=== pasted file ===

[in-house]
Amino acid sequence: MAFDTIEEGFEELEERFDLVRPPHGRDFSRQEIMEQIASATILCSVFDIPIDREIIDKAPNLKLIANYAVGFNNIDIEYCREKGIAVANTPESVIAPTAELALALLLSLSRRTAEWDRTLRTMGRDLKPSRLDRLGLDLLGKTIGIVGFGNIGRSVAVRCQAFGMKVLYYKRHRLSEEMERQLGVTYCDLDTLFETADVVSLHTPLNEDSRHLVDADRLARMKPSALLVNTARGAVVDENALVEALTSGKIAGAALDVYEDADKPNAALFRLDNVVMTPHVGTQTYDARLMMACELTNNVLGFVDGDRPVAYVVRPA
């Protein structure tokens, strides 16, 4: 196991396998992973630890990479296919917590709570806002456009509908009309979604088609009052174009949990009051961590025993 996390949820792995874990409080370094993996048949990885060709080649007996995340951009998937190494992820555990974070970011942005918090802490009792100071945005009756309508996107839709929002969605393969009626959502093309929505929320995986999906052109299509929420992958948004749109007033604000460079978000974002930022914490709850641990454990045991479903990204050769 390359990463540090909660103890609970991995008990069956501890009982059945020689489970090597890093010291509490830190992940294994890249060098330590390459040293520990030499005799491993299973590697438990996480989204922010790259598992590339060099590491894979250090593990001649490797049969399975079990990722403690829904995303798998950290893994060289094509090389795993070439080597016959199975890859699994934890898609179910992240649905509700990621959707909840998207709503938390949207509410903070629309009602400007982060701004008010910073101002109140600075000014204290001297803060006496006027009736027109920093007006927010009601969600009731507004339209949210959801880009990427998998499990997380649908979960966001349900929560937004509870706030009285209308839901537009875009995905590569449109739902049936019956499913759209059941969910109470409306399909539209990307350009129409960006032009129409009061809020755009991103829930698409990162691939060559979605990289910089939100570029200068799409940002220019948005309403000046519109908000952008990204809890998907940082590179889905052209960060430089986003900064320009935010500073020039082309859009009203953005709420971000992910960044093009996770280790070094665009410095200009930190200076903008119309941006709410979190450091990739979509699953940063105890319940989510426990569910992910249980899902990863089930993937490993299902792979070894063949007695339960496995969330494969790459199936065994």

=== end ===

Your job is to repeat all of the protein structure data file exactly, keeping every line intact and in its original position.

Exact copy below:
[in-house]
Amino acid sequence: MAFDTIEEGFEELEERFDLVRPPHGRDFSRQEIMEQIASATILCSVFDIPIDREIIDKAPNLKLIANYAVGFNNIDIEYCREKGIAVANTPESVIAPTAELALALLLSLSRRTAEWDRTLRTMGRDLKPSRLDRLGLDLLGKTIGIVGFGNIGRSVAVRCQAFGMKVLYYKRHRLSEEMERQLGVTYCDLDTLFETADVVSLHTPLNEDSRHLVDADRLARMKPSALLVNTARGAVVDENALVEALTSGKIAGAALDVYEDADKPNAALFRLDNVVMTPHVGTQTYDARLMMACELTNNVLGFVDGDRPVAYVVRPA
């Protein structure tokens, strides 16, 4: 196991396998992973630890990479296919917590709570806002456009509908009309979604088609009052174009949990009051961590025993 996390949820792995874990409080370094993996048949990885060709080649007996995340951009998937190494992820555990974070970011942005918090802490009792100071945005009756309508996107839709929002969605393969009626959502093309929505929320995986999906052109299509929420992958948004749109007033604000460079978000974002930022914490709850641990454990045991479903990204050769 390359990463540090909660103890609970991995008990069956501890009982059945020689489970090597890093010291509490830190992940294994890249060098330590390459040293520990030499005799491993299973590697438990996480989204922010790259598992590339060099590491894979250090593990001649490797049969399975079990990722403690829904995303798998950290893994060289094509090389795993070439080597016959199975890859699994934890898609179910992240649905509700990621959707909840998207709503938390949207509410903070629309009602400007982060701004008010910073101002109140600075000014204290001297803060006496006027009736027109920093007006927010009601969600009731507004339209949210959801880009990427998998499990997380649908979960966001349900929560937004509870706030009285209308839901537009875009995905590569449109739902049936019956499913759209059941969910109470409306399909539209990307350009129409960006032009129409009061809020755009991103829930698409990162691939060559979605990289910089939100570029200068799409940002220019948005309403000046519109908000952008990204809890998907940082590179889905052209960060430089986003900064320009935010500073020039082309859009009203953005709420971000992910960044093009996770280790070094665009410095200009930190200076903008119309941006709410979190450091990739979509699953940063105890319940989510426990569910992910249980899902990863089930993937490993299902792979070894063949007695339960496995969330494969790459199936065994």